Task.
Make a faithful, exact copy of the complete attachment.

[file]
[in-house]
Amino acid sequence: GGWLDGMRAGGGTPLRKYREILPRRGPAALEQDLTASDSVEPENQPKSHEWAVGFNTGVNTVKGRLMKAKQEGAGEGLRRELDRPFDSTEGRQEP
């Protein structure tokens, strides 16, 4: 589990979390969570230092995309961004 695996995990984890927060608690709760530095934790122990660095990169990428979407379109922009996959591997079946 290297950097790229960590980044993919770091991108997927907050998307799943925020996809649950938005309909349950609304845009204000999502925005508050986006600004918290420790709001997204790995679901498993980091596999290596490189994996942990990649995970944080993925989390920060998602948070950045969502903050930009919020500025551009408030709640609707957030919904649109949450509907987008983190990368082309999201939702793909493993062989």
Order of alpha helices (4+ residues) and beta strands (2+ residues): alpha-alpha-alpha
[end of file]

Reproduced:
[in-house]
Amino acid sequence: GGWLDGMRAGGGTPLRKYREILPRRGPAALEQDLTASDSVEPENQPKSHEWAVGFNTGVNTVKGRLMKAKQEGAGEGLRRELDRPFDSTEGRQEP
């Protein structure tokens, strides 16, 4: 589990979390969570230092995309961004 695996995990984890927060608690709760530095934790122990660095990169990428979407379109922009996959591997079946 290297950097790229960590980044993919770091991108997927907050998307799943925020996809649950938005309909349950609304845009204000999502925005508050986006600004918290420790709001997204790995679901498993980091596999290596490189994996942990990649995970944080993925989390920060998602948070950045969502903050930009919020500025551009408030709640609707957030919904649109949450509907987008983190990368082309999201939702793909493993062989």
Order of alpha helices (4+ residues) and beta strands (2+ residues): alpha-alpha-alpha